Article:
Into the Wild: Learning to Live Primitive

Primitive life skills instructor Jim Robertson is teaching more than outdoor survival; he is reconnecting people with the timeless wisdom of nature.

Jim Robertson may be living in a rent-controlled apartment in Santa Monica but a glimpse into his living room reveals a more primitive world, one that he inhabits often.

An expert on primitive skills and wilderness living, Robertson, 71, often takes groups out to Temescal Canyon Park and other areas in the Santa Monica Mountains where he teaches them how to survive in the wild—start a fire with twigs and stones, dig for water, pick out edible berries, or even build a shelter with natural materials. 

The hallway leading into his living room is adorned with handmade bows and arrows, baskets and musical instruments, each a testament to his outdoor living skills. His buckskin jacket was even fashioned by his own hands from materials found in the Southern California environment.

“I think it’s a great way to live even in times of prosperity. Unfortunately, this connection with Mother Earth is one of the things people in modern life are missing out,” said Robertson.

Crafted from a variety of wood, he tips the arrows with basalt or obsidian arrowheads. Other tools in his hunting arsenal include a lengthy blow dart device and a “rabbit stick” that resembles an oversized boomerang, made from heavy oak and a day’s worth of bending after being heated in a fire to make the wood pliable.

“I feel it’s a more honest way of hunting,” he said.

Robertson uses the hunting tools only sparingly, preferring to gather edibles. Baskets, hollowed gourds, carrying cases fashioned from sturdy yucca and agave stalks as well as fire-cooked ceramics are some of the less lethal items Robertson makes while outdoors.

Considering the recent earthquake and tsunami in Japan and the thousands of people who were left to fend for themselves in the aftermath, Robertson’s skills could be useful during similar disasters, or simply for appreciating nature's gifts.

“I don’t think of these as survival classes,” said Robertson. “I think of them as one way of living harmoniously with the earth, somewhat like our ancestors did.”

This former insurance salesman and baseball pitcher for the Pittsburg Pirates began hiking almost at the same time as he learned to walk. He grew up around nature, often going on surfing, fishing and camping trips.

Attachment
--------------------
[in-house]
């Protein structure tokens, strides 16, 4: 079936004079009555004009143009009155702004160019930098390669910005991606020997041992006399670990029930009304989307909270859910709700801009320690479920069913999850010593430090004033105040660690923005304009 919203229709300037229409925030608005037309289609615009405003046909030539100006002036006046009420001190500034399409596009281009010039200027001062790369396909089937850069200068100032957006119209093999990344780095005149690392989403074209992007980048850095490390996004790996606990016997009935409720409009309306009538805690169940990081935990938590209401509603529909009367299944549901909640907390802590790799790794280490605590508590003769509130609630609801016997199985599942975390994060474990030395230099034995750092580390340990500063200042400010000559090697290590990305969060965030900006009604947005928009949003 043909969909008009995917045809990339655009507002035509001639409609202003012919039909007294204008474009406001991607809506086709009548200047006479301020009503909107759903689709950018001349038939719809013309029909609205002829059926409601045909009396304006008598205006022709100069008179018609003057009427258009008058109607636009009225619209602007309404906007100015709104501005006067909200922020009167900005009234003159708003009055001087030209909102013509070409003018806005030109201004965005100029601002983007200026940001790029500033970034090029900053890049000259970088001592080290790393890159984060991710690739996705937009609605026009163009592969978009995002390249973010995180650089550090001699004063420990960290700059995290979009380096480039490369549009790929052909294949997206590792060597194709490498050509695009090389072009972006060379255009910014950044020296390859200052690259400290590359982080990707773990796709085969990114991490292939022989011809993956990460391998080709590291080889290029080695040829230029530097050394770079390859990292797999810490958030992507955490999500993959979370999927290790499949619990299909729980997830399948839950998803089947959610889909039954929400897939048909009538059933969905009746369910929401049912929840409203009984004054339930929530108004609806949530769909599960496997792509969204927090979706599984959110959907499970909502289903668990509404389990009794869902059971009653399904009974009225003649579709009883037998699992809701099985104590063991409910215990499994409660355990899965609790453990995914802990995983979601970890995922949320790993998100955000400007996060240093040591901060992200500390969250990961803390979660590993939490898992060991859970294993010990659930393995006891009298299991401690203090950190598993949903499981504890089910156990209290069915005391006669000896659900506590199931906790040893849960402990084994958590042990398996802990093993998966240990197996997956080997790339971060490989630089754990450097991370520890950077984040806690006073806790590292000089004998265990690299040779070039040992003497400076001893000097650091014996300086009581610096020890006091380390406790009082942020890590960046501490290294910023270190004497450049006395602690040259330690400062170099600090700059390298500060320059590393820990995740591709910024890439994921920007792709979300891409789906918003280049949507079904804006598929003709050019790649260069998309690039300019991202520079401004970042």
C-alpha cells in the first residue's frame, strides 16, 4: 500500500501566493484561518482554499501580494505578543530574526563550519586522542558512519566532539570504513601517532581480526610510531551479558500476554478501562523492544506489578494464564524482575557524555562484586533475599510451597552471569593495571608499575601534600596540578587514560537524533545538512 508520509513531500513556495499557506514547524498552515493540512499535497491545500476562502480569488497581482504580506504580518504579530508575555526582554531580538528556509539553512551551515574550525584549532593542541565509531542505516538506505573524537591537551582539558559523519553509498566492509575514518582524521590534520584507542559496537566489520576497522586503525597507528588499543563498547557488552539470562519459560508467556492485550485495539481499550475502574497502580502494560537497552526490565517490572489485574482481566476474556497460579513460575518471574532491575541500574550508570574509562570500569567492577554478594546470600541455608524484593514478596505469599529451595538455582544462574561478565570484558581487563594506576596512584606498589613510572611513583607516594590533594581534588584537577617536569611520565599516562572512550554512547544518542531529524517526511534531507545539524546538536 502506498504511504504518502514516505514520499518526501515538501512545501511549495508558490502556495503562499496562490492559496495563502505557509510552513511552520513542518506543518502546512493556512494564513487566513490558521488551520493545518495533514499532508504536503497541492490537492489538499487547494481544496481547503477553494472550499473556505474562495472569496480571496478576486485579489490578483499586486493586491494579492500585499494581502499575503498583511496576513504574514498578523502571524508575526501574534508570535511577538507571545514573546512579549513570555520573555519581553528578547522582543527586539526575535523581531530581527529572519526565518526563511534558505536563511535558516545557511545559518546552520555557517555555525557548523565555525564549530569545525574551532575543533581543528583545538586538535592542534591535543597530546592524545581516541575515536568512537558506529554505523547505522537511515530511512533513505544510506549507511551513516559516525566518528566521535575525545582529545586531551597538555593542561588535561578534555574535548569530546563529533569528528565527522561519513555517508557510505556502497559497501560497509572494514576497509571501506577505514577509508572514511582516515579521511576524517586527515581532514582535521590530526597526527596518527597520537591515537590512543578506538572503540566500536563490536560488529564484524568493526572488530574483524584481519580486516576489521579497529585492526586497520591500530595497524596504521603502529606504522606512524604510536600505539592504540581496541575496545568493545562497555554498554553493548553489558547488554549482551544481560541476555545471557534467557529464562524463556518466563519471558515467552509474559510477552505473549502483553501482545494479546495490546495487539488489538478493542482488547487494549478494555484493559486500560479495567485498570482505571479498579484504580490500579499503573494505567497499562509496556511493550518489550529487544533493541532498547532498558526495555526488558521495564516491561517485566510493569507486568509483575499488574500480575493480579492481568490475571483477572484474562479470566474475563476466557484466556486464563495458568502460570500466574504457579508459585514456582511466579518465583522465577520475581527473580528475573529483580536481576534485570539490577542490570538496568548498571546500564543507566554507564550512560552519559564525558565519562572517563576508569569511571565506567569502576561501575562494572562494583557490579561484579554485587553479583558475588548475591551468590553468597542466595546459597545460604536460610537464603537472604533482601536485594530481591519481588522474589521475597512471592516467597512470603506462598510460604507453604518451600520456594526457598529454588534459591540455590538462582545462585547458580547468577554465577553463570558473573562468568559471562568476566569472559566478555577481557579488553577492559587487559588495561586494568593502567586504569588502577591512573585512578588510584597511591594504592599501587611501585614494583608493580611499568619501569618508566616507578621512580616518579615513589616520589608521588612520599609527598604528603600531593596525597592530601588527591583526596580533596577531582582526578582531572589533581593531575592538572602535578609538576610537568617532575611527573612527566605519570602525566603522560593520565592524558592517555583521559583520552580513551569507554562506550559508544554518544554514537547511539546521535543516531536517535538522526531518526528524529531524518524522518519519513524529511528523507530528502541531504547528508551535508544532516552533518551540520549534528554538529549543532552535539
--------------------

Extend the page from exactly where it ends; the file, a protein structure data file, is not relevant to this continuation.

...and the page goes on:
After a serious illness, Robertson turned to nature to look for peace and comfort and has since then become a naturalist and a volunteer with several organizations that work in the Santa Monica Mountains. His wilderness survival classes attract several enthusiasts from all ages and professions, including more women, who now make up more than half of his wilderness classes.

According to him, clothes, shelter and warmth are all available in nature; you only need to know how to get them, he said.

“If something happens during a disaster, you can use wilderness survival skills to build yourself a shelter, gather food from the plants around and care for yourself through the use of medicinal plants,” Robertson said.  “It’s a wonderful way to live, disaster situation or not.”

For him, the focal point is to get people in harmony and connected with their natural environment. Once they forge a meaningful connection with nature, they don’t want to destroy it, he said.

A recent run-in with poison oak illustrated for Robertson how human beings are detached from nature. When the painful, unbearable itch began instead of buying over the counter medicine, he utilized a traditional medicine from the same woods that afflicted him—coyote bush.

Over the course of several days, Robertson eased his symptoms by soaking in baths with bundles of the plant once used by Chumash people in a similar way. 

“It was nature’s way of telling me, hey, hold on,” he said.

An article published recently in Las Montañas, a newsletter for volunteers of the Santa Monica Mountains National Recreation Area, which is published by the National Park Service, described how Robertson considers himself a “caretaker for the earth.”

On wilderness excursions with groups, he often carries samples of the fruits and trees he talks about so that people can see and taste what he is talking about.

“Getting people involved on a personal level, strengthening our environmental cause, that’s my goal,” he said in the article.

Robertson’s latest affiliation is with the San Fernando Valley Time Exchange, a concept that helps people learn new skills. In the four months that he’s been there, Robertson has had six wilderness survival classes.

“The idea of my wilderness classes is to help people get closer to nature. If you learn how nature works, you can use its resources optimally without wasting anything,” he said. 

For more information about his wilderness classes, email Robertson at j3rbrts@dslextreme.com

darryl smith February 08, 2012 at 06:55 PM
I want to leave society and go into the wilderness. Should i do it if i have to tools, and equipment for it. Also outdoor survival skillz?


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